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Characterization of Microorganisms by MALDI Mass Spectrometry Catherine E. Petersen, Nancy B. Valentine, and Karen L. Wahl Summary
Matrix-assisted laser desorption/ionization-time-of-flight mass spectrometry (MALDI-TOF MS) for characterization and analysis of microorganisms, specifically bacteria, is described here as a rapid screening tool. The objective of this technique is not comprehensive protein analysis of a microorganism but rather a rapid screening of the organism and the accessible protein pattern for characterization and distinction. This method is based on the ionization of the readily accessible and easily ionizable portion of the protein profile of an organism that is often characteristic of different bacterial species. The utility of this screening approach is yet to reach its full potential but could be applied to food safety, disease outbreak monitoring in hospitals, culture stock integrity and verification, microbial forensics, or homeland security applications.
Key words: Bacteria, Spores, Microorganisms, Mass spectrometry, MALDI, Proteins, Fingerprinting.
There is an ever-increasing need for the consistent and rapid identification of intact microorganisms. Mass spectrometry is a powerful analytical tool that can also be used for screening microorganisms rapidly. Matrix-assisted laser desorption/ioniza-tion-time-of-flight mass spectrometry (MALDI-TOF MS) has been used to identify microorganisms based on expressed protein profiles. MALDI-TOF MS provides rapid analysis time (< 1 min/ sample analysis), has low sample volume requirements (<1 11L of fluid), and yields very specific and unbiased analysis based on the molecular weights of true components of the sample. The high sensitivity and high tolerance toward contaminants have made MALDI-TOF MS a viable technique for the analysis of complex biological samples.
MALDI-TOF MS has established itself as an analytical technique having the ability to identify bacteria to the species level in pure cultures and simple mixtures of bacteria (1). It can be used as a rapid screening tool in distinguishing between pathogenic and nonpathogenic species, which potentially makes it a powerful tool in countering terrorism. MALDI-TOF MS has also been successfully extended to the identification of sporulated varieties of Gram-positive strains of Bacillus with modification to the sample preparation techniques (2).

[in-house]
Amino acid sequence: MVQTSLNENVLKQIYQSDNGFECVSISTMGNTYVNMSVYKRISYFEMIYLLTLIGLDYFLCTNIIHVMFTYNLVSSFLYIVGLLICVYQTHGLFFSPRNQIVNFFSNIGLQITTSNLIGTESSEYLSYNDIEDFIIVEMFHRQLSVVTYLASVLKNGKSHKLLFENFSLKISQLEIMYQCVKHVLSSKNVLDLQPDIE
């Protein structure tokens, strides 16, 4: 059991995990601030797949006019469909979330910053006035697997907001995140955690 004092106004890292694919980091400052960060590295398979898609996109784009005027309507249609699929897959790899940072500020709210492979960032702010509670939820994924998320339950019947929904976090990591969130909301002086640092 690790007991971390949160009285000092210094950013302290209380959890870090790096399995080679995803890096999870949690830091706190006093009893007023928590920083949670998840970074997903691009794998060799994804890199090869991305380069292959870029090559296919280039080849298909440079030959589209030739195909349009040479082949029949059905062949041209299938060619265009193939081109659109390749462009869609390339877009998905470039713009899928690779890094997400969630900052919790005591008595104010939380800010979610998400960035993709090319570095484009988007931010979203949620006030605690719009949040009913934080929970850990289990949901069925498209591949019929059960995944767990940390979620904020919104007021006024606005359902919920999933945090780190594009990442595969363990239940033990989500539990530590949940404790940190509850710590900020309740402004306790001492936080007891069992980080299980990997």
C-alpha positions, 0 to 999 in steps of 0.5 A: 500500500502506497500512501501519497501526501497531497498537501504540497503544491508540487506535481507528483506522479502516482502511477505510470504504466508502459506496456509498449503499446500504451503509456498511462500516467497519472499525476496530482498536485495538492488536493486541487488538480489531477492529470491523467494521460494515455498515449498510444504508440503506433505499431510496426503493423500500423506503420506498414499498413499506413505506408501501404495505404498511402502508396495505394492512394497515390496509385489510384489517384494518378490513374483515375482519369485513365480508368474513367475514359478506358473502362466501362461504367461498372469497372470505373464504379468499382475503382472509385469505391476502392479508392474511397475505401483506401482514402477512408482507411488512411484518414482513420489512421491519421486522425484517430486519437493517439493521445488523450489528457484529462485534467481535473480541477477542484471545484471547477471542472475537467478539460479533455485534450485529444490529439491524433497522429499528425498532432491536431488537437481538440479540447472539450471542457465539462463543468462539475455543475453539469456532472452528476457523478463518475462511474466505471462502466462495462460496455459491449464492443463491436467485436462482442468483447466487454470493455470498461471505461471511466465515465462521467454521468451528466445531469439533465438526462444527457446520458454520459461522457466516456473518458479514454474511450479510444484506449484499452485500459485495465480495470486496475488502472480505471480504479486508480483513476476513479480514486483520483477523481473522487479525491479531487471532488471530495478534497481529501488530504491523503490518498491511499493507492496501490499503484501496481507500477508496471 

The screening of bacterial samples by mass spectrometry for quick identification can be accomplished with direct analysis of a subset of the protein profile by MALDI-TOF MS analysis. While MALDI-TOF MS is known to have a wide dynamic range of analysis it is also a competitive ionization method and therefore may not yield a profile representative of all components present in the sample. The chemical complexity in most vegetative bacterial samples along with the many orders of magnitude difference in concentration often results in only a minor number of cell components observed by direct MALDI-TOF MS analysis of the entire cell. However, this only presents a significant challenge if the desired result is the complete profiling of the cell contents. A reproducible pattern of putative proteins is readily observed from simple sample preparation and analysis of bacterial cultures (3, 4). The sample preparation and analysis method described here was developed as a rapid screening tool for identification of microorganisms without individual protein identification (5, 6). While relatively straightforward, there are a few steps that are helpful to follow in order to successfully obtain data from microorganisms directly by MALDI-TOF MS. The purpose of this chapter is to provide some guidance on one possible approach to analysis of microorganisms by MALDI-TOF MS. This is not the only method available but is similar to many other published methods and approaches (7, 8) and commercial protocols (e.g., Micromass, Bruker) as well. Two review articles (7, 8) provide a good overview of this research field as well as a book devoted to this subject of microorganisms analysis by mass spectro-metry that provides additional information and approaches to the analysis of these complex biological samples (9).